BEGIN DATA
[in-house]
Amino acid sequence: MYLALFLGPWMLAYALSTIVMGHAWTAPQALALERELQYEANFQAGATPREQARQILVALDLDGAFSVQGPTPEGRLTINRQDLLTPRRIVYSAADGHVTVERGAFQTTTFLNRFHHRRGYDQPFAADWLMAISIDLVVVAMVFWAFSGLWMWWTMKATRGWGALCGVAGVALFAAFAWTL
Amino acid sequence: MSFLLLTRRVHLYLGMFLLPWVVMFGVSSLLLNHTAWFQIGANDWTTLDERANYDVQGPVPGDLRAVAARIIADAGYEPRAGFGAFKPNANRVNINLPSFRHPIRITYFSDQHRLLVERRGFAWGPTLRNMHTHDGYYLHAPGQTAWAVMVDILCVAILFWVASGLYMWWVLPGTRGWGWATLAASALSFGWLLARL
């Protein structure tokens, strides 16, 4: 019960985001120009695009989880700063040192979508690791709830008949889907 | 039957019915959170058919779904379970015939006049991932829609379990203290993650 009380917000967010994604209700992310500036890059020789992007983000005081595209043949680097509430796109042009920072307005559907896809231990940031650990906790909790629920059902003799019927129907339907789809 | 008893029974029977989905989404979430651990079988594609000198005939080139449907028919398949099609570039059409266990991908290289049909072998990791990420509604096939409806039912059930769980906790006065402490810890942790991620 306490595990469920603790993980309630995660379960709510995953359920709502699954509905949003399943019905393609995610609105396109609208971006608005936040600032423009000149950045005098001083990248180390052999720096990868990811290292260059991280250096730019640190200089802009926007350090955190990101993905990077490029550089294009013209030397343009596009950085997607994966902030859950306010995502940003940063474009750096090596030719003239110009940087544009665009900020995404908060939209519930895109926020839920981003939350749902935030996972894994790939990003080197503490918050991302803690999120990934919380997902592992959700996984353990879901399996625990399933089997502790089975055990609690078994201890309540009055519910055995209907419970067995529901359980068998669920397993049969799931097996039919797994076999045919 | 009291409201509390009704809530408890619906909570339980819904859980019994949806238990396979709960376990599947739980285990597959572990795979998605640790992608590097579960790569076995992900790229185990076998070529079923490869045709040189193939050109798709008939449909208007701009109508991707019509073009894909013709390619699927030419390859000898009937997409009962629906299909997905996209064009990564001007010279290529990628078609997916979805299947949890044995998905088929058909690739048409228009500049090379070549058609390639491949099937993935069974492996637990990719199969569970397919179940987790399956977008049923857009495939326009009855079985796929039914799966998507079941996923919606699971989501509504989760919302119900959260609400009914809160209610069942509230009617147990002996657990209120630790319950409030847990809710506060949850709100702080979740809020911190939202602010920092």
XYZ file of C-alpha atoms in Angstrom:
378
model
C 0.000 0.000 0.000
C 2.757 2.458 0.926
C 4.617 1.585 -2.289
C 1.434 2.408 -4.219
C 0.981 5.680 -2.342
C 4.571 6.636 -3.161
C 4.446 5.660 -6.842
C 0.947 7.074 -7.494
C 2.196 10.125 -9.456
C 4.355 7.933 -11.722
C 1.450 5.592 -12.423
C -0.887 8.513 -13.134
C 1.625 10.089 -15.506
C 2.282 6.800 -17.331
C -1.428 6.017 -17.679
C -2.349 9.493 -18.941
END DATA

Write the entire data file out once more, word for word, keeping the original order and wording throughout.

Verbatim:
[in-house]
Amino acid sequence: MYLALFLGPWMLAYALSTIVMGHAWTAPQALALERELQYEANFQAGATPREQARQILVALDLDGAFSVQGPTPEGRLTINRQDLLTPRRIVYSAADGHVTVERGAFQTTTFLNRFHHRRGYDQPFAADWLMAISIDLVVVAMVFWAFSGLWMWWTMKATRGWGALCGVAGVALFAAFAWTL
Amino acid sequence: MSFLLLTRRVHLYLGMFLLPWVVMFGVSSLLLNHTAWFQIGANDWTTLDERANYDVQGPVPGDLRAVAARIIADAGYEPRAGFGAFKPNANRVNINLPSFRHPIRITYFSDQHRLLVERRGFAWGPTLRNMHTHDGYYLHAPGQTAWAVMVDILCVAILFWVASGLYMWWVLPGTRGWGWATLAASALSFGWLLARL
């Protein structure tokens, strides 16, 4: 019960985001120009695009989880700063040192979508690791709830008949889907 | 039957019915959170058919779904379970015939006049991932829609379990203290993650 009380917000967010994604209700992310500036890059020789992007983000005081595209043949680097509430796109042009920072307005559907896809231990940031650990906790909790629920059902003799019927129907339907789809 | 008893029974029977989905989404979430651990079988594609000198005939080139449907028919398949099609570039059409266990991908290289049909072998990791990420509604096939409806039912059930769980906790006065402490810890942790991620 306490595990469920603790993980309630995660379960709510995953359920709502699954509905949003399943019905393609995610609105396109609208971006608005936040600032423009000149950045005098001083990248180390052999720096990868990811290292260059991280250096730019640190200089802009926007350090955190990101993905990077490029550089294009013209030397343009596009950085997607994966902030859950306010995502940003940063474009750096090596030719003239110009940087544009665009900020995404908060939209519930895109926020839920981003939350749902935030996972894994790939990003080197503490918050991302803690999120990934919380997902592992959700996984353990879901399996625990399933089997502790089975055990609690078994201890309540009055519910055995209907419970067995529901359980068998669920397993049969799931097996039919797994076999045919 | 009291409201509390009704809530408890619906909570339980819904859980019994949806238990396979709960376990599947739980285990597959572990795979998605640790992608590097579960790569076995992900790229185990076998070529079923490869045709040189193939050109798709008939449909208007701009109508991707019509073009894909013709390619699927030419390859000898009937997409009962629906299909997905996209064009990564001007010279290529990628078609997916979805299947949890044995998905088929058909690739048409228009500049090379070549058609390639491949099937993935069974492996637990990719199969569970397919179940987790399956977008049923857009495939326009009855079985796929039914799966998507079941996923919606699971989501509504989760919302119900959260609400009914809160209610069942509230009617147990002996657990209120630790319950409030847990809710506060949850709100702080979740809020911190939202602010920092």
XYZ file of C-alpha atoms in Angstrom:
378
model
C 0.000 0.000 0.000
C 2.757 2.458 0.926
C 4.617 1.585 -2.289
C 1.434 2.408 -4.219
C 0.981 5.680 -2.342
C 4.571 6.636 -3.161
C 4.446 5.660 -6.842
C 0.947 7.074 -7.494
C 2.196 10.125 -9.456
C 4.355 7.933 -11.722
C 1.450 5.592 -12.423
C -0.887 8.513 -13.134
C 1.625 10.089 -15.506
C 2.282 6.800 -17.331
C -1.428 6.017 -17.679
C -2.349 9.493 -18.941